Sarbiewski: The legacy approach is not going to be the right path for delivering modern applications. We've been hard at work for a couple of years now, recasting and re-inventing our portfolio to match the modern approach to software, going through them one-by-one.
You've got changes in how you are organized. You've got changes in the approach that people are taking. And, you've got brand-new technology in the mix and new ways of actually constructing applications. All of these hold great promise, but great challenges too. That's clashing with the legacy approach that people in the past took in building software.
We talk to our customers about this all of the time. It boils down to the same old changes that we see sort of every 10 years. A new technology comes into play with all its great opportunity and problems, and we revisit how we do this. In the last several years, it's been about how do I get a global team going, focused on potentially a brand-new process and approach.
What are the new technologies that everybody is employing? We've got rich Internet technologies, Web 2.0 approaches and our technology is there. For composite applications, we've built a variety of capabilities that help people understand how to make the performance right with those technologies, keep the security and the quality high, while keeping the speed up.
So everything from how do we do performance testing in that environment to testing things that don't have interfaces. And how do we understand the impact of change on the systems like that? We've built capabilities that help people move to Agile as a process approach, things like fundamentally changing how they can do exploratory testing, and how they can bring in automation much sooner in the process of performance, quality, and security.
Lastly, we've been very focused on creating a single, unified system that scales to tens of thousands of users. And, it's a web-based system, so that wherever the team members are located, even if they don't work for you, they can become a harmonious part of the overall team, 24-hour cycles around the globe. It speeds everything up, but it also keeps everyone on the same page. It's that kind of anytime, anywhere access that's just required in this modern approach to software.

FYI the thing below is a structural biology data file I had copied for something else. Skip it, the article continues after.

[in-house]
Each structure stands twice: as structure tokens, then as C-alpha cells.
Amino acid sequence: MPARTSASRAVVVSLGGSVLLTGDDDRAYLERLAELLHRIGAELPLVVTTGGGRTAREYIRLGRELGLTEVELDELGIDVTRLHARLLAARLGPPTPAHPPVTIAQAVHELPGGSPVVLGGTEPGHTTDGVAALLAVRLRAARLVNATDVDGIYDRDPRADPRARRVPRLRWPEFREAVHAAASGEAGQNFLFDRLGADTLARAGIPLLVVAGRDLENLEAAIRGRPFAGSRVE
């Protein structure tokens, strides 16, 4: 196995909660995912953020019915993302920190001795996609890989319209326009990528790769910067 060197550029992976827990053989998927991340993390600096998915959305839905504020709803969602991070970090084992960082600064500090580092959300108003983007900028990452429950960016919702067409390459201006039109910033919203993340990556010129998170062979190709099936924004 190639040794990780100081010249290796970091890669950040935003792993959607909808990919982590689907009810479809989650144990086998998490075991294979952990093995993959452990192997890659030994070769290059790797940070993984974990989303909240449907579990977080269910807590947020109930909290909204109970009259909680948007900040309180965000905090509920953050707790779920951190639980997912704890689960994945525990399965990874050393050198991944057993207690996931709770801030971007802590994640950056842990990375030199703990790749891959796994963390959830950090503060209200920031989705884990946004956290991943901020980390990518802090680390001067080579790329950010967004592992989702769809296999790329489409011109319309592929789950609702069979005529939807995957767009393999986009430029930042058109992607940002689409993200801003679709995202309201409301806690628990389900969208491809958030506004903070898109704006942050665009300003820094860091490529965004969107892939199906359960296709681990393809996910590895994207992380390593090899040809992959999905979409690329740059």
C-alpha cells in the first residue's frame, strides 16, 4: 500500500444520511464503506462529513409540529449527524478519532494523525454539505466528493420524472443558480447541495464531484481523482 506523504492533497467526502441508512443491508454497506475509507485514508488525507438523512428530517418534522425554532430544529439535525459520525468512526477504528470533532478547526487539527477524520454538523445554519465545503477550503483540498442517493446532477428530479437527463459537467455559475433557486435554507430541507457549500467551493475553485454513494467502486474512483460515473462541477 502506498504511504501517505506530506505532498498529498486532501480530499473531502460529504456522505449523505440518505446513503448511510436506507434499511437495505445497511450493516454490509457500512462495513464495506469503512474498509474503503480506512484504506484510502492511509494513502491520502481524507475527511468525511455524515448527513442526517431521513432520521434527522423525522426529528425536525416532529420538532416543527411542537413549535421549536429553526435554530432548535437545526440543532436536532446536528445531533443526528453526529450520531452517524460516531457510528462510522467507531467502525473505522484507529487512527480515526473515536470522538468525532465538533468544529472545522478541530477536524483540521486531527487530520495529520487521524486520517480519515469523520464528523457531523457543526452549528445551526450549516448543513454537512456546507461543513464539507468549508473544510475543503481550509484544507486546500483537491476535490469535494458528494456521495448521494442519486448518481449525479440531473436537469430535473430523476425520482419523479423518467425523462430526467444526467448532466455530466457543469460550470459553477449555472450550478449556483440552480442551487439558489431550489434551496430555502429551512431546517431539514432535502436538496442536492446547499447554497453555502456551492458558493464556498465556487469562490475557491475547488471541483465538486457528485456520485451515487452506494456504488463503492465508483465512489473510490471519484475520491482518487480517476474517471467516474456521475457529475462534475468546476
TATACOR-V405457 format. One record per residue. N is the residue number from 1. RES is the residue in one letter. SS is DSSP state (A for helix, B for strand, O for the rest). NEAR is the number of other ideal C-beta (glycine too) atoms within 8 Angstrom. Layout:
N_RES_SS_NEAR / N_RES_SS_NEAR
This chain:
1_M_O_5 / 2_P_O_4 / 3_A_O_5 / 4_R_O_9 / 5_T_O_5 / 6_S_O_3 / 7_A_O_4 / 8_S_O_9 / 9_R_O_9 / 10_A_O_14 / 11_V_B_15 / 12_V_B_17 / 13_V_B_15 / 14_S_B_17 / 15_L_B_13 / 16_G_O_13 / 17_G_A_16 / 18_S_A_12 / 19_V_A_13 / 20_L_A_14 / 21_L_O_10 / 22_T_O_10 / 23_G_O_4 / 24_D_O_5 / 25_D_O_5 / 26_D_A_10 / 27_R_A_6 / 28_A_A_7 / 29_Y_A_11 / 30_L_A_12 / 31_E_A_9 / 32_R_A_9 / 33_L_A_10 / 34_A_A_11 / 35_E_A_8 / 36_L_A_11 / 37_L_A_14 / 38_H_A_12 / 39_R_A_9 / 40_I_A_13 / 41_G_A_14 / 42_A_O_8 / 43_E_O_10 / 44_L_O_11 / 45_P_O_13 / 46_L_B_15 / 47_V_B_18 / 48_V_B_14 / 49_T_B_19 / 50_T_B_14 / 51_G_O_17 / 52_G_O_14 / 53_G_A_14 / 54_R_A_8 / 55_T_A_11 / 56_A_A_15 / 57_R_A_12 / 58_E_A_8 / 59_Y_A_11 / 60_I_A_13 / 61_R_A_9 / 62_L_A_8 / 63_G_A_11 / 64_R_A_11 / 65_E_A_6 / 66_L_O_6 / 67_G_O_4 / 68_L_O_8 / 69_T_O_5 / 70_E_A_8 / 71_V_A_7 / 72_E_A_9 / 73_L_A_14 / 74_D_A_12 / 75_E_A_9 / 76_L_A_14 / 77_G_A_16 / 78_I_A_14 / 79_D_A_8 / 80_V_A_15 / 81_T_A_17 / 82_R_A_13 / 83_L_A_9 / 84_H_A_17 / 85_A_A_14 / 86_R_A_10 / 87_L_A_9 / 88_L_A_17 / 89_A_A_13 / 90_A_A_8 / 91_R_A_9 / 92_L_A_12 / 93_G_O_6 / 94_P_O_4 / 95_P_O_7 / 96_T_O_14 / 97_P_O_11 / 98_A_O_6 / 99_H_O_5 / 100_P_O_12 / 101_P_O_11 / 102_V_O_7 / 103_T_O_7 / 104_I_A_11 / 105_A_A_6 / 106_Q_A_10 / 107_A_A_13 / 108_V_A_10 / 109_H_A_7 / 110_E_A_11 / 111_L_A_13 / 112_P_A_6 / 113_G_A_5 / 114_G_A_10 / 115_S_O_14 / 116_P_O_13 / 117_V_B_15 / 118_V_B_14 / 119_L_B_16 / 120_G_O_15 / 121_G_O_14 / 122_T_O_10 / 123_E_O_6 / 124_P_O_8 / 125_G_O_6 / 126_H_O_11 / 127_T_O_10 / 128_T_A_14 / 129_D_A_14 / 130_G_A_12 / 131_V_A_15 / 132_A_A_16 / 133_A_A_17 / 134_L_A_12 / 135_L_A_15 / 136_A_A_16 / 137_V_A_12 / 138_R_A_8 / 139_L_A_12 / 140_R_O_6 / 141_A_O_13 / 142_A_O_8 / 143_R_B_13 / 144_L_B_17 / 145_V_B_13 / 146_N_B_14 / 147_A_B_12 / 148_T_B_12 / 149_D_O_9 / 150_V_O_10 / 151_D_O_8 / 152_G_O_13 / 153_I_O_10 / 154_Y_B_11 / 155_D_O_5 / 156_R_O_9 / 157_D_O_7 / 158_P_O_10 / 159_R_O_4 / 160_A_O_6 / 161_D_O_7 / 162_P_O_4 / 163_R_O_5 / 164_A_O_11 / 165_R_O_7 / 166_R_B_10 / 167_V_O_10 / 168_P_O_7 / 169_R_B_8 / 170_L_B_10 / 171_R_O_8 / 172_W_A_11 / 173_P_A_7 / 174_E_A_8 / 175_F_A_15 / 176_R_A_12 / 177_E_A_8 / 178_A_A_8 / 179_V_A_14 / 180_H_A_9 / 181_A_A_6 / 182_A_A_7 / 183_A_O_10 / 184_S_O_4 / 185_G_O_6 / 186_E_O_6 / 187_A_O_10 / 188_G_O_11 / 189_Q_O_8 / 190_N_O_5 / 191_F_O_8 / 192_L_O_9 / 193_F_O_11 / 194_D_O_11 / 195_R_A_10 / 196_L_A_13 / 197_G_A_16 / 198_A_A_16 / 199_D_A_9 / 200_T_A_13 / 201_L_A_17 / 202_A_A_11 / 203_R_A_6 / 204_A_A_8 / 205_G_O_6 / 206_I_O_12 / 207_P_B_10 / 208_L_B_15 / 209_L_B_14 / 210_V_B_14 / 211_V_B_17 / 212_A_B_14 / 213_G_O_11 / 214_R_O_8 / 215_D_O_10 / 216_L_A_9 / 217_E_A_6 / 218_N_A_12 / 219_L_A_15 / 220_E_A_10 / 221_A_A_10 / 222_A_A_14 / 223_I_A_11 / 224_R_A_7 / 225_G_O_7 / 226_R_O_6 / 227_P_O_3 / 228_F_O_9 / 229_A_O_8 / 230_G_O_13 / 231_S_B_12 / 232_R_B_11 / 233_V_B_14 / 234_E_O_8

How is software really supported?
When I talk to customers, I ask them, how they're supporting software. If we talk about software delivery, it's fundamentally a team sport. There isn't a single stakeholder that does it all. They all have to play and do their part.
When they tell me they've got requirements management in Microsoft Word, Excel, or maybe even a requirements tool, and they have a bug database for this, test management for that, and this tool here, on the surface it looks like they fitted everybody with a tool and it must be good. Right?
The problem is that the work is not isolated. You might be helping each individual stakeholder out a little bit, but you're not helping the team. The team's work relates to each other. When requirements get created or changed, it's the ripple effect. What tests have to be modified or newly created? What code then has to be modified? When that code gets checked in, what tests has to be run? It's the ripple effect of the work we talk about it as workflow automation. It's also the insight to know exactly where you are.
When the real question of how far am I on this project or what quality level am I at -- am I ready to release -- needs to be answered in the context of everyone's work, I have to understand how many requirements are tested? Is my highest priority stuff working against what code?
So, you see the team aspects of it. There is so much latency in a traditional approach. Even if each player has their own tool, it's how we get that latency out and the finger-pointing and the mis-communication that also results. We take all that out of that process and, lo and behold, we see our customers cutting their delivery times in half, dropping their defect rates by 80 percent or more, and actually doing this more cheaply with fewer people.